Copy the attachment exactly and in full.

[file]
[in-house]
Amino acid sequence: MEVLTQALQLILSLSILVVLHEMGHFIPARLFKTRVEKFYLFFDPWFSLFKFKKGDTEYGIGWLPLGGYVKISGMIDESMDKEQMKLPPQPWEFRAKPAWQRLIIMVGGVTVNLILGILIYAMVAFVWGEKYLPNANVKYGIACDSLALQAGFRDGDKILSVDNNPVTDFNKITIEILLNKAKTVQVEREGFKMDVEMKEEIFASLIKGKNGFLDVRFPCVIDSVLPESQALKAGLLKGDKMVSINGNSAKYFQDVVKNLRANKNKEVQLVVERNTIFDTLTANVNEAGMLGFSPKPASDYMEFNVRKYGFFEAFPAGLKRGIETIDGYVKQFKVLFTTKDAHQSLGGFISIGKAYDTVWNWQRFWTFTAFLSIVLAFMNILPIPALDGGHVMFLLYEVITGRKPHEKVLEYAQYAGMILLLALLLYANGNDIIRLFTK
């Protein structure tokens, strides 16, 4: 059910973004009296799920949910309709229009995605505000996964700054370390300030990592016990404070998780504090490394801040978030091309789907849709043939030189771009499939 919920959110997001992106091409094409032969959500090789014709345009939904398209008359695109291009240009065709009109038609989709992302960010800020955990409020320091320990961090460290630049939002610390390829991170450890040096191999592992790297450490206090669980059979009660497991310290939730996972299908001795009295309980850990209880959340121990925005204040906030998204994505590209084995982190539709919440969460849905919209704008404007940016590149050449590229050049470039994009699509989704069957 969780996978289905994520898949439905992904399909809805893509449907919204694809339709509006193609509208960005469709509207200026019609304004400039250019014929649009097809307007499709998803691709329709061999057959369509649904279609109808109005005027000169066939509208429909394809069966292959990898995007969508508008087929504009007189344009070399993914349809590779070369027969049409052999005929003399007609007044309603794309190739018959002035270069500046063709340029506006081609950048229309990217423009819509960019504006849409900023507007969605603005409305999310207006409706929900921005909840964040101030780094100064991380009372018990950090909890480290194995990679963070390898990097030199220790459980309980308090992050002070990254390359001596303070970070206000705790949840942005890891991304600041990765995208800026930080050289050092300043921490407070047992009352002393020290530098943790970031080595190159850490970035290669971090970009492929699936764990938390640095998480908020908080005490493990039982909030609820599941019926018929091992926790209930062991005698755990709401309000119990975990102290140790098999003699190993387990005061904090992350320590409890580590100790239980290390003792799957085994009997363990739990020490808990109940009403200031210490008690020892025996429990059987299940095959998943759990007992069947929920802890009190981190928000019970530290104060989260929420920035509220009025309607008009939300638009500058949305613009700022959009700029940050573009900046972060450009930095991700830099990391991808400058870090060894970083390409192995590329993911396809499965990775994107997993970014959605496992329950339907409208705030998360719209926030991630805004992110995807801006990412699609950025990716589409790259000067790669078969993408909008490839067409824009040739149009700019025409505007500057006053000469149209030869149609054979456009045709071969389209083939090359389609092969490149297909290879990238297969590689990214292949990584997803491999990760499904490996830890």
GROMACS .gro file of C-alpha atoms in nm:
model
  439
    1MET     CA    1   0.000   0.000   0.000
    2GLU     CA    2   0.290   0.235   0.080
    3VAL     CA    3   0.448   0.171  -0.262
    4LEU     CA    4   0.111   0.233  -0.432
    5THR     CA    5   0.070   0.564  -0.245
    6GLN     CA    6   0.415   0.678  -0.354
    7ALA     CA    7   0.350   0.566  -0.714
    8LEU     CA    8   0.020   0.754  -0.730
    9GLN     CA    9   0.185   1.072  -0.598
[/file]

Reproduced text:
[in-house]
Amino acid sequence: MEVLTQALQLILSLSILVVLHEMGHFIPARLFKTRVEKFYLFFDPWFSLFKFKKGDTEYGIGWLPLGGYVKISGMIDESMDKEQMKLPPQPWEFRAKPAWQRLIIMVGGVTVNLILGILIYAMVAFVWGEKYLPNANVKYGIACDSLALQAGFRDGDKILSVDNNPVTDFNKITIEILLNKAKTVQVEREGFKMDVEMKEEIFASLIKGKNGFLDVRFPCVIDSVLPESQALKAGLLKGDKMVSINGNSAKYFQDVVKNLRANKNKEVQLVVERNTIFDTLTANVNEAGMLGFSPKPASDYMEFNVRKYGFFEAFPAGLKRGIETIDGYVKQFKVLFTTKDAHQSLGGFISIGKAYDTVWNWQRFWTFTAFLSIVLAFMNILPIPALDGGHVMFLLYEVITGRKPHEKVLEYAQYAGMILLLALLLYANGNDIIRLFTK
């Protein structure tokens, strides 16, 4: 059910973004009296799920949910309709229009995605505000996964700054370390300030990592016990404070998780504090490394801040978030091309789907849709043939030189771009499939 919920959110997001992106091409094409032969959500090789014709345009939904398209008359695109291009240009065709009109038609989709992302960010800020955990409020320091320990961090460290630049939002610390390829991170450890040096191999592992790297450490206090669980059979009660497991310290939730996972299908001795009295309980850990209880959340121990925005204040906030998204994505590209084995982190539709919440969460849905919209704008404007940016590149050449590229050049470039994009699509989704069957 969780996978289905994520898949439905992904399909809805893509449907919204694809339709509006193609509208960005469709509207200026019609304004400039250019014929649009097809307007499709998803691709329709061999057959369509649904279609109808109005005027000169066939509208429909394809069966292959990898995007969508508008087929504009007189344009070399993914349809590779070369027969049409052999005929003399007609007044309603794309190739018959002035270069500046063709340029506006081609950048229309990217423009819509960019504006849409900023507007969605603005409305999310207006409706929900921005909840964040101030780094100064991380009372018990950090909890480290194995990679963070390898990097030199220790459980309980308090992050002070990254390359001596303070970070206000705790949840942005890891991304600041990765995208800026930080050289050092300043921490407070047992009352002393020290530098943790970031080595190159850490970035290669971090970009492929699936764990938390640095998480908020908080005490493990039982909030609820599941019926018929091992926790209930062991005698755990709401309000119990975990102290140790098999003699190993387990005061904090992350320590409890580590100790239980290390003792799957085994009997363990739990020490808990109940009403200031210490008690020892025996429990059987299940095959998943759990007992069947929920802890009190981190928000019970530290104060989260929420920035509220009025309607008009939300638009500058949305613009700022959009700029940050573009900046972060450009930095991700830099990391991808400058870090060894970083390409192995590329993911396809499965990775994107997993970014959605496992329950339907409208705030998360719209926030991630805004992110995807801006990412699609950025990716589409790259000067790669078969993408909008490839067409824009040739149009700019025409505007500057006053000469149209030869149609054979456009045709071969389209083939090359389609092969490149297909290879990238297969590689990214292949990584997803491999990760499904490996830890």
GROMACS .gro file of C-alpha atoms in nm:
model
  439
    1MET     CA    1   0.000   0.000   0.000
    2GLU     CA    2   0.290   0.235   0.080
    3VAL     CA    3   0.448   0.171  -0.262
    4LEU     CA    4   0.111   0.233  -0.432
    5THR     CA    5   0.070   0.564  -0.245
    6GLN     CA    6   0.415   0.678  -0.354
    7ALA     CA    7   0.350   0.566  -0.714
    8LEU     CA    8   0.020   0.754  -0.730
    9GLN     CA    9   0.185   1.072  -0.598